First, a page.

A blockchain is a distributed public ledger that uses cryptography to ensure the record is practically immutable. The idea was created by an anonymous programmer that goes by the pseudonym Satoshi Nakamoto, and it's the underlying technology that makes peer-to-peer bitcoin transfers possible without the need for financial institutions to verify transactions. But blockchain technology has applications well beyond bitcoin. Anything that relies on access to a database can benefit from using blockchain technology.
What is a block?
A block is simply a collection of data. Theoretically, it can be any kind of data, but typically it includes transactional data.
For example, the block may contain data that says things like party A wants to send money to party B along with proof that party A has that money to send. That's primarily what's included in bitcoin's blockchain -- it's just a public ledger of transactions.
How data gets added to a block ?
When a person wants to add data to the public ledger, they must prove that they are authorized to add that data to a block. This is done through a system called public-key encryption.
Each person that's authorized to add data to the blockchain has both a private key and a public key. The private key must be kept secret from everyone else, but the public key is available to anyone with access to the blockchain.
The private key is used in combination with the data a person wants to add to create a digital signature. The computers on the blockchain network can then use a person's public key to verify the private key was used to sign the data. That public key cannot, however, be used to determine the private key.
This cryptography system ensures the data in each block is supposed to be there, which is very important. That's a responsibility typically held by financial institutions or trusted third parties, but blockchain technology eschews intermediaries in favor of a decentralized structure. As you'll see, any additions to the blockchain are very difficult to undo, so it's imperative each transaction is authorized.
Why is it called a chain?
Each block in the blockchain contains a reference to the block that immediately precedes it in the chain. This ensures that each block is ordered chronologically.
The reference data is generated by a cryptographic hash function, which takes all of the data in the previous block and maps it to a digest -- an alphanumeric string. If any of the data in the block changes, perhaps you want to add a few extra 0s to a number, the hash function will produce an entirely different digest.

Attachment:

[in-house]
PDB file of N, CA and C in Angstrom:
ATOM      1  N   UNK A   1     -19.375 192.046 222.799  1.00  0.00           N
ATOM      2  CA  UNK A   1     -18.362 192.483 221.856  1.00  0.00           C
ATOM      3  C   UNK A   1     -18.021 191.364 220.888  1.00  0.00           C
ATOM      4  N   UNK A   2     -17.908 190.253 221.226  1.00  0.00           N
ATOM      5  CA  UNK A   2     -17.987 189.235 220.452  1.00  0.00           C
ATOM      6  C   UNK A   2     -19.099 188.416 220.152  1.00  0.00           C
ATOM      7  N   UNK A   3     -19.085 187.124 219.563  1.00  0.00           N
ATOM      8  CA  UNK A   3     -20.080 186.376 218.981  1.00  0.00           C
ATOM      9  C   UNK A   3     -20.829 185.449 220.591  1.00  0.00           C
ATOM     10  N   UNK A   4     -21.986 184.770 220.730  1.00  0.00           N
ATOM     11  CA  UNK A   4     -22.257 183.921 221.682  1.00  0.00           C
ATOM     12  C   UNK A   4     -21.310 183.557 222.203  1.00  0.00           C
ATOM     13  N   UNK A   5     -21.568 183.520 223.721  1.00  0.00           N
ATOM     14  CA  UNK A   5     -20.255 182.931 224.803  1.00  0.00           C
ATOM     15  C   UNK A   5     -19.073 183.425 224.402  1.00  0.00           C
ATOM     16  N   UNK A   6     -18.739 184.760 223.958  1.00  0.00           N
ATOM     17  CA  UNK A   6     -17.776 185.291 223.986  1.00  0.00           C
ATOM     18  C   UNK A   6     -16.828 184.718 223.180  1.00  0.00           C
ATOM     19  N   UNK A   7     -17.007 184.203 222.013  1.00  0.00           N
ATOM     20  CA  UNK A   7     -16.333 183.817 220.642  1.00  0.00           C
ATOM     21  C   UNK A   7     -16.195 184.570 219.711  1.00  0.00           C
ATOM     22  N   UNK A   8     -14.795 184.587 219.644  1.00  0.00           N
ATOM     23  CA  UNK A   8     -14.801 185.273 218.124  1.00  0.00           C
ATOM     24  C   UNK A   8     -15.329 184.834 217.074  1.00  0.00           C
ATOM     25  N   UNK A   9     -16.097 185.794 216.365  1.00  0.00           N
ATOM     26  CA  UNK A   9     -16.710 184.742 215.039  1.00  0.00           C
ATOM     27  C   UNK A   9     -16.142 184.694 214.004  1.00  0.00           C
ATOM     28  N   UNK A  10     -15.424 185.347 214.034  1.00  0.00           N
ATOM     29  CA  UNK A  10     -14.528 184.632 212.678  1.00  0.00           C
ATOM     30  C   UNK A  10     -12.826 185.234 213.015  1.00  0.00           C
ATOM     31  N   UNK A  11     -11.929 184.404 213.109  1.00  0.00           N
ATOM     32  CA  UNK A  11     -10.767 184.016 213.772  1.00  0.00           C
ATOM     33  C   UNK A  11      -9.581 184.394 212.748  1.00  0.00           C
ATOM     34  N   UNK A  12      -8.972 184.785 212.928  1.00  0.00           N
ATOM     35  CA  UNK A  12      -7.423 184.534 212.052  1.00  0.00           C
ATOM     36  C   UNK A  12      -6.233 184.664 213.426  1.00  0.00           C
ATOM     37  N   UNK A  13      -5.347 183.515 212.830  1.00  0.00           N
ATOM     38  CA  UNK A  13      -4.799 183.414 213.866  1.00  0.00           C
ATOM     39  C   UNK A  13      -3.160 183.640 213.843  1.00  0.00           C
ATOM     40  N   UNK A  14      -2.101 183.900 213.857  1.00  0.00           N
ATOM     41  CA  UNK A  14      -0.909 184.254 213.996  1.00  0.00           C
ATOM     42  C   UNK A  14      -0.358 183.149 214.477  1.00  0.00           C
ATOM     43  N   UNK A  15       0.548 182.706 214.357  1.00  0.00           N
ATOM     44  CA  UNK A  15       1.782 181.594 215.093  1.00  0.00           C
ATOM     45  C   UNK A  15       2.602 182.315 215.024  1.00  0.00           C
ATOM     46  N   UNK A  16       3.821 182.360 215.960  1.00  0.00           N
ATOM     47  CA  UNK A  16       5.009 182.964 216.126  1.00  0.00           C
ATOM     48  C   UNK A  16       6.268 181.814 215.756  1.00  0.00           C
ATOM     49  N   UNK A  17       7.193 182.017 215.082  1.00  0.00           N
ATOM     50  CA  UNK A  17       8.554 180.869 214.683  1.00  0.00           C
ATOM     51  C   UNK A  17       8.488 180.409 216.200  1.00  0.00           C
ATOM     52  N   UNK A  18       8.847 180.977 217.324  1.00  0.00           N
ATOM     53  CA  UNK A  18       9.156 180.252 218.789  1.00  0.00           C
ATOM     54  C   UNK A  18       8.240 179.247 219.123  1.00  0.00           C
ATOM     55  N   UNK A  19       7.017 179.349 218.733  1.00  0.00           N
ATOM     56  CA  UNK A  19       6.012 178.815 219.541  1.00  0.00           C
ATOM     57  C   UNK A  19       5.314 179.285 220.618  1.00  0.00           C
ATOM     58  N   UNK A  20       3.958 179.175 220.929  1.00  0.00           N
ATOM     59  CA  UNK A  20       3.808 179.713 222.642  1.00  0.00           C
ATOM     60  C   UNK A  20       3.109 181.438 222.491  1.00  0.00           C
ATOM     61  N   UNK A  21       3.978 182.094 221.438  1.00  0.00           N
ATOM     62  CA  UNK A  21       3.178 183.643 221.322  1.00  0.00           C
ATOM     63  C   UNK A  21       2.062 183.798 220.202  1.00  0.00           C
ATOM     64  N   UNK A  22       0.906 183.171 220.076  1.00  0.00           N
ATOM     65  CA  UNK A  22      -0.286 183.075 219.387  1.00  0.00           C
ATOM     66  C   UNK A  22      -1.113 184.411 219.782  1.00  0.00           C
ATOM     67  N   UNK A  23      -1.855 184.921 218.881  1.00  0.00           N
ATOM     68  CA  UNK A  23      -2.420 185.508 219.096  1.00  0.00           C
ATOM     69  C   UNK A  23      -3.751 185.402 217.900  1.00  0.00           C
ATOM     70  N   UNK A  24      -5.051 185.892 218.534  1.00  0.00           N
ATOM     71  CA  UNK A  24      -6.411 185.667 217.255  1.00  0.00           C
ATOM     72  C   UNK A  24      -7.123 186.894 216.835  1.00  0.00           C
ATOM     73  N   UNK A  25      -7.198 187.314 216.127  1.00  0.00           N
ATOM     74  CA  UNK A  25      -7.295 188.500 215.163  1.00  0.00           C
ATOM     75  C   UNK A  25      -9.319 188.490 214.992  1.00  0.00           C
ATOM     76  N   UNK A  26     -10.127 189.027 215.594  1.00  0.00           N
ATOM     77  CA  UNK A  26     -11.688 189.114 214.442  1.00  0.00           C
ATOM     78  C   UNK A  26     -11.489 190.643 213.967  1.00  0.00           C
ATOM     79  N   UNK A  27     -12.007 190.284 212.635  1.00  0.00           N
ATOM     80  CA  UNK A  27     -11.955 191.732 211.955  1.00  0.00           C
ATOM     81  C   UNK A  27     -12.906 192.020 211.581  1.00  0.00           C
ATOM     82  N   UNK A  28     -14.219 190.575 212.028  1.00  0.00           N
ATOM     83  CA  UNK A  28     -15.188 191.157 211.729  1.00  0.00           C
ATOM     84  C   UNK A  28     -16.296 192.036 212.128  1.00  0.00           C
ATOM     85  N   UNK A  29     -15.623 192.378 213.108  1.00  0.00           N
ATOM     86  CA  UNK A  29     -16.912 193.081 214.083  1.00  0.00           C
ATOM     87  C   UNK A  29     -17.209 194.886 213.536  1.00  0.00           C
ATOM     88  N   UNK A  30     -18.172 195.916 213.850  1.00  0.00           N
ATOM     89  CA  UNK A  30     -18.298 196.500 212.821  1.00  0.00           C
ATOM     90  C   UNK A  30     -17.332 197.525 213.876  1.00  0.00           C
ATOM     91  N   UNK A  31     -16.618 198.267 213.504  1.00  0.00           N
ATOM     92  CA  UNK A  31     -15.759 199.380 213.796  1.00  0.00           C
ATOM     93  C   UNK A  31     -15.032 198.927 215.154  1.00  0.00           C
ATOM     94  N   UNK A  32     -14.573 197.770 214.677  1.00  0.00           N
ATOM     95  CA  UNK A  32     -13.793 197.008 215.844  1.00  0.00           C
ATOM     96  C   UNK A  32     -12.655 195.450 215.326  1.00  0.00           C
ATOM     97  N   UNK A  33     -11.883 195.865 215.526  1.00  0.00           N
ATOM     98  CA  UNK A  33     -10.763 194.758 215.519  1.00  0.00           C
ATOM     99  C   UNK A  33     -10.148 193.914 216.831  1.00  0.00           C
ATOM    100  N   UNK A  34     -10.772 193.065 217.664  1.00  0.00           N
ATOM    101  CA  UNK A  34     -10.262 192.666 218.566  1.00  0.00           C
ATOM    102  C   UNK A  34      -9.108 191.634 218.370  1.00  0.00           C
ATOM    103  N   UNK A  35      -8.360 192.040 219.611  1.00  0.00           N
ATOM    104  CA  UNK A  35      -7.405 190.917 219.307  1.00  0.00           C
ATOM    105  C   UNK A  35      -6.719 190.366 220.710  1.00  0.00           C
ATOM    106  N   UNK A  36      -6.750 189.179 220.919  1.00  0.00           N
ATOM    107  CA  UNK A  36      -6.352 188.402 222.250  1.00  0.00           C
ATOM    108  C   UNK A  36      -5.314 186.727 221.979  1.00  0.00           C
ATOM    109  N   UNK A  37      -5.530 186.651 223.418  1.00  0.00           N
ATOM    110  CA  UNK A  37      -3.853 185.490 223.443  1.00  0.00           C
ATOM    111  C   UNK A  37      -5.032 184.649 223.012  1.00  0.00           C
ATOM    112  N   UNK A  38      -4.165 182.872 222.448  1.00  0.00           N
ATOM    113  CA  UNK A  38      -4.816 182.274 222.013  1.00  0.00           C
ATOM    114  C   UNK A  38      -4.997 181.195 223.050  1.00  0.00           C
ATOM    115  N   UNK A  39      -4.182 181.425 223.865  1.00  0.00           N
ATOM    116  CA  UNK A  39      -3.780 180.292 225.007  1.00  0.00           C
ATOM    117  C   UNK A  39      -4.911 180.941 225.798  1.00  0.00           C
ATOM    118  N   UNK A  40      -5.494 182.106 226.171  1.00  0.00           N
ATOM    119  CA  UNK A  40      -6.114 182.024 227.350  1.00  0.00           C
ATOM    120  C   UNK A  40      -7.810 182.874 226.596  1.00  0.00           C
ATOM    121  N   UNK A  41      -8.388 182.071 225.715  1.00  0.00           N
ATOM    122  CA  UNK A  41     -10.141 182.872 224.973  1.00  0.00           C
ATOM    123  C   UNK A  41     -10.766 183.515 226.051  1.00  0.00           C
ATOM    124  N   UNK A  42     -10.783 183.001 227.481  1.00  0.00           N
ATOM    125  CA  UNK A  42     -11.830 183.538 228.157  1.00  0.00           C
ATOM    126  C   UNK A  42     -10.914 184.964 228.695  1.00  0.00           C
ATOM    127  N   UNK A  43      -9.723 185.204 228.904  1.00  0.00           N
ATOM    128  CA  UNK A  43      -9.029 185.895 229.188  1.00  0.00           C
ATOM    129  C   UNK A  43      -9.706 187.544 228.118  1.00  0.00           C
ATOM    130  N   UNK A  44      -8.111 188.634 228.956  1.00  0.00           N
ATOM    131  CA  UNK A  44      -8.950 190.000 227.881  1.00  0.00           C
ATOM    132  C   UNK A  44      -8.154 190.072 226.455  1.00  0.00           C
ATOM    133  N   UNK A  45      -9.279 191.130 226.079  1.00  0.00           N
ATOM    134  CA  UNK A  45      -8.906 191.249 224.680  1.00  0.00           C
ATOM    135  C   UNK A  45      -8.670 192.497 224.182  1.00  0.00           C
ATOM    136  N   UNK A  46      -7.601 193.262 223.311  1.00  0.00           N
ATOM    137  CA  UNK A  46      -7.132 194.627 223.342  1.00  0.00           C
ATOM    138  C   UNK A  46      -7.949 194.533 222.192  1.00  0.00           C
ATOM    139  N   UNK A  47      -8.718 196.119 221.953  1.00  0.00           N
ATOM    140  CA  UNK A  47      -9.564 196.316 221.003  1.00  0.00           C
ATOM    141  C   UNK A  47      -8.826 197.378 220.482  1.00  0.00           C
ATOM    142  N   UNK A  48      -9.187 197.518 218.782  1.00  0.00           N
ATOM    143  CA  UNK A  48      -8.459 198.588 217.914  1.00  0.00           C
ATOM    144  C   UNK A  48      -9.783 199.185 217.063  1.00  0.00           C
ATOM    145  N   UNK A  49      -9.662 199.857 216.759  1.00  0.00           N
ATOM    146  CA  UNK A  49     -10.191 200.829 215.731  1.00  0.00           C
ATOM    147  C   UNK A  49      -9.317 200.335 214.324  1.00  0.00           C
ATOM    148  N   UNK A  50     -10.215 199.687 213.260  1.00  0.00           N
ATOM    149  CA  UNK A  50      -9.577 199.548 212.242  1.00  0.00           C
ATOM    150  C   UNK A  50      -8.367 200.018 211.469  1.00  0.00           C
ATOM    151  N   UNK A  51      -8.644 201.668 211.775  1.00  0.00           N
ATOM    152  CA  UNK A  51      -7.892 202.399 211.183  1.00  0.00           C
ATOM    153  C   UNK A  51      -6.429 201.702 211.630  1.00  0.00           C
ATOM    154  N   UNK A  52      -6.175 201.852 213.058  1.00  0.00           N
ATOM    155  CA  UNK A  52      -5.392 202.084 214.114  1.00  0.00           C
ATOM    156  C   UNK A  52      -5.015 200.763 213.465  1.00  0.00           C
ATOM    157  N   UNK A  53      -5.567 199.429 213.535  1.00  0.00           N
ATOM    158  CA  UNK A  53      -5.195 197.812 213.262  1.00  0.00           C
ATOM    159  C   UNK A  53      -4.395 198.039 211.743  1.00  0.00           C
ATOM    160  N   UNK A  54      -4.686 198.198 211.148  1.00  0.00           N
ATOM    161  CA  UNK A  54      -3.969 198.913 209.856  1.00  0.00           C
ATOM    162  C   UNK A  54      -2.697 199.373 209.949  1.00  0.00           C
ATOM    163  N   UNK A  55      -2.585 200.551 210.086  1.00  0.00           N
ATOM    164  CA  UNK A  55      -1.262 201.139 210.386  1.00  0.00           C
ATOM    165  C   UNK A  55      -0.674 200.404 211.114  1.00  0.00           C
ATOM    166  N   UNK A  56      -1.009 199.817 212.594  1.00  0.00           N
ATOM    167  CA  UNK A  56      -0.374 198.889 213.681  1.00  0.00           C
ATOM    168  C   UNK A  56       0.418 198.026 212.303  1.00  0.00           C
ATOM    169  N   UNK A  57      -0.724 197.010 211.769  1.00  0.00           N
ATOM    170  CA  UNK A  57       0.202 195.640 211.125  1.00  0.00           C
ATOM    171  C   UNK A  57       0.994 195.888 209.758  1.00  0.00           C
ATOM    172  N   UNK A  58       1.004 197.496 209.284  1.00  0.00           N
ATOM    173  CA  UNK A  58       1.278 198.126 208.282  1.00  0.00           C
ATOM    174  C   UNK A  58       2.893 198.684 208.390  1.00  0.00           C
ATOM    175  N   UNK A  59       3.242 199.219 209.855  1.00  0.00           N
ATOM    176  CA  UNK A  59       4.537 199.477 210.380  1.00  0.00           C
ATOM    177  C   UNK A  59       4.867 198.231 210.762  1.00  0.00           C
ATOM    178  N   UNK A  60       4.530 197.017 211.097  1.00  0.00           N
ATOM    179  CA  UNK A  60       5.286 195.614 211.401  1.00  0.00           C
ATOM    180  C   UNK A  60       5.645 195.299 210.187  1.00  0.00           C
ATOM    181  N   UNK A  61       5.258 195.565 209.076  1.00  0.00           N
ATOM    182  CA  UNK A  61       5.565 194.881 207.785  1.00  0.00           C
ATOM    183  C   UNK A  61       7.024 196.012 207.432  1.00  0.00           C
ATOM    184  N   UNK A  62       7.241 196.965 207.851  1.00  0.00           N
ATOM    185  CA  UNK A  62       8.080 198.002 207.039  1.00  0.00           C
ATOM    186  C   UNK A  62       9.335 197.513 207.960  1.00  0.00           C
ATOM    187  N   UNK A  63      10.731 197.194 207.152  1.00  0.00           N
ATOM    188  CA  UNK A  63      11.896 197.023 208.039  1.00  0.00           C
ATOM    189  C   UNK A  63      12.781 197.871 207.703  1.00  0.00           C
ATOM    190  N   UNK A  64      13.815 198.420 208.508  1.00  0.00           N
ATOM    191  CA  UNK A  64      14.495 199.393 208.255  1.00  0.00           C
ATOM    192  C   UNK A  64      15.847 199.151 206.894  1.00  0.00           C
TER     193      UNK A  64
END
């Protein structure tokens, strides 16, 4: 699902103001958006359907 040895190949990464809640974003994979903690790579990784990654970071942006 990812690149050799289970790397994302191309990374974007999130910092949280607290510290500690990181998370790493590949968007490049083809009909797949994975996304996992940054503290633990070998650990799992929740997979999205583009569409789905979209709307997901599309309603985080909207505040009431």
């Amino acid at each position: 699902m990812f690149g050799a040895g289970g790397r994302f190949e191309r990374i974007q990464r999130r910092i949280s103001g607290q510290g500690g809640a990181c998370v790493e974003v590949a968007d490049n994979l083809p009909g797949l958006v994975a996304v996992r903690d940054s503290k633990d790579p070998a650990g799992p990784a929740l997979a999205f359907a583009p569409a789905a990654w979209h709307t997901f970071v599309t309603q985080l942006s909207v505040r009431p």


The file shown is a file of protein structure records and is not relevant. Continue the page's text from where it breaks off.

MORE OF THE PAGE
By linking blocks together this way, it makes it practically impossible for a single person to change the data in the blockchain. Doing so would require that person to not only change the data in one block but also change it in every block that follows it.
What makes it so hard to make new blocks?
Each block also contains important information that allows the network of computers using the blockchain to verify the validity of the block -- such as a solution to a complex math problem called a proof-of-work. The proof-of-work requires a large amount of computing power to solve, but only a moderate amount is required to verify a solution.
A new block cannot be amended to the blockchain without solving the proof-of-work.
In many cryptocurrency blockchains like bitcoin and Ethereum, computers on the network are incentivized to produce proof-of-work and add blocks to the blockchain through a reward. Some blockchains rely entirely on transaction costs to incentivize people to spend money on computing resources like hardware and electricity to run it.
Thus, a person acting alone would need a large portion of the computing power on a network to even have a moderate chance of adding multiple blocks to a blockchain back-to-back.
Where is the blockchain stored ?
An important characteristic of most blockchains is that they're publicly distributed across the network. That's to say every computer on the network has a copy of the blockchain.
When a computer on the network solves the proof-of-work and adds a block to the blockchain, that new blockchain is immediately distributed to every other computer on the network. The other computers verify transactions in the block, as well as the proof-of-work solution.
There are instances when two computers solve the proof-of-work and try to add a block to the blockchain at the exact same time. And the blocks they add might not have the same data. Some computers get one copy of the chain while others get a different copy.
In this case, each computer keeps the first copy of the chain it received. The next computer to solve a proof-of-work will amend the new block to the copy it received and broadcast that new chain to the rest of the network, breaking the tie. The longest chain is always considered the only valid blockchain.
The rule that the longest chain is the only valid chain is another reason it's incredibly difficult to change a record. A person would not only have to solve the proof-of-work for the block they want to change, but they would also have to solve it for the next block before any other computer on the network solves it.